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hipeakman
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Why is PE10 very slow (broken) to preview wmv clip?

Feb 25, 2013 1:30 PM

Tags: #windows_7 #wmv_file #premiere_elements_10

I realize that wmv clips are fairly processor intensive to decode or render, but I just encountered one (created by Google Earth Pro) that affectively breaks my Elements application. 

 

When attempting to preview the clip from the project timeline, the preview display window only updates about every 5 seconds or so and the timeline cursor jumps similarly sporatically.  Even after playing beyond the wmv clip into titles and other mpeg clips, the preview process is obviously still bogged down.  I have to stop the playback and re-locate the time cursor somewhere outside the wmv clip to restore normal playback response.

 

Does anyone have any suggestions as to what might be conflicting or causing the processing halt?  I'm running Win7 64-bit OS, on an i7 x990 (hex core) 3.47GHz processor with 24G of RAM and dual SATA hard drives.  Surely the hardware is capable of doing the processing, but I'm not sure about Adobe Premier Elements now.

 

 

Regards,

Roger Green

 
Replies
  • Currently Being Moderated
    Feb 25, 2013 2:03 PM   in reply to hipeakman

    WMV is meant to be played and not edited. This particular wmv is probably heavily compressed hence the playback issues.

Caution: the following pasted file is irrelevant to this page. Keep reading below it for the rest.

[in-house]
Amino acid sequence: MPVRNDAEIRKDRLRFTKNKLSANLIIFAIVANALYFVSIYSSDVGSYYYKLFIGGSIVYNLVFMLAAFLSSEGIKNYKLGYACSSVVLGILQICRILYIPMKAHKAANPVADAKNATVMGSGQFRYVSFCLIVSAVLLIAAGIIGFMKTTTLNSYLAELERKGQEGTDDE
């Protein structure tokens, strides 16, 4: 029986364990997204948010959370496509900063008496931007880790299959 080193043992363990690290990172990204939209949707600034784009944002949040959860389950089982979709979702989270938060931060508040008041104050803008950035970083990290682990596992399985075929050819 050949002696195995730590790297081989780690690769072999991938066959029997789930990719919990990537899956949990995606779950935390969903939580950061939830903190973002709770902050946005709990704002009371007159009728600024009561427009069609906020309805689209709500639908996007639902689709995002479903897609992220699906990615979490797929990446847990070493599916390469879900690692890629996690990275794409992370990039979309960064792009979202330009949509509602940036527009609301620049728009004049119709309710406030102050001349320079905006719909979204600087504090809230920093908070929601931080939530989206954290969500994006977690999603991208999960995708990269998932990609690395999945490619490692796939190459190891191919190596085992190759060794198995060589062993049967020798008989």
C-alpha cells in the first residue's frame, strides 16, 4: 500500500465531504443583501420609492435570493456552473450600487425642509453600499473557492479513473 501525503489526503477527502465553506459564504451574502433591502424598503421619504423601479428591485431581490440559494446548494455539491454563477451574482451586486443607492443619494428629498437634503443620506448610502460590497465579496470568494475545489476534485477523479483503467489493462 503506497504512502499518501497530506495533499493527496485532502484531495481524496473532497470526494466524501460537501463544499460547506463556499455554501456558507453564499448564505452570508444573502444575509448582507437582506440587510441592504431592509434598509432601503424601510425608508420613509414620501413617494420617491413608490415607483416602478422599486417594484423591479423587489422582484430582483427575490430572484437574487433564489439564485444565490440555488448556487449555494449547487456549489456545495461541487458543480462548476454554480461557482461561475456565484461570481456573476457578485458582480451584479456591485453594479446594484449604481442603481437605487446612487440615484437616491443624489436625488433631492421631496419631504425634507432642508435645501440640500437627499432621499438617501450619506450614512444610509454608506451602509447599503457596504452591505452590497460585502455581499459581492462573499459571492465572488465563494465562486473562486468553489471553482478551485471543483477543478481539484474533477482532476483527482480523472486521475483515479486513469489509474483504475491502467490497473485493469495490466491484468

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  • Currently Being Moderated
    Feb 25, 2013 2:46 PM   in reply to Ann Bens

    Actually, for editing WMV files, I'd recommend Windows MovieMaker Live rather than Premiere Elements. It fits the workflow much better.

     

    Premiere Elements works best with camcorder video: miniDV, HDV, AVCHD and smartphone video.

     
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  • Currently Being Moderated
    Feb 26, 2013 5:40 AM   in reply to hipeakman

    You can't use MovieMaker to convert your hi-def footage an editable format that I know of.

     

    But if you have no choice and this is only format it's available in, you can try to load it into Premiere Elements and then output it as a more editable format rather than trying to edit the WMV file.

     

    What settings you use and what you output it as depends on what resolution your WMV footage is in and what you plan to do with your final video when it's edited. (DVD? BluRay? YouTube? etc)

     
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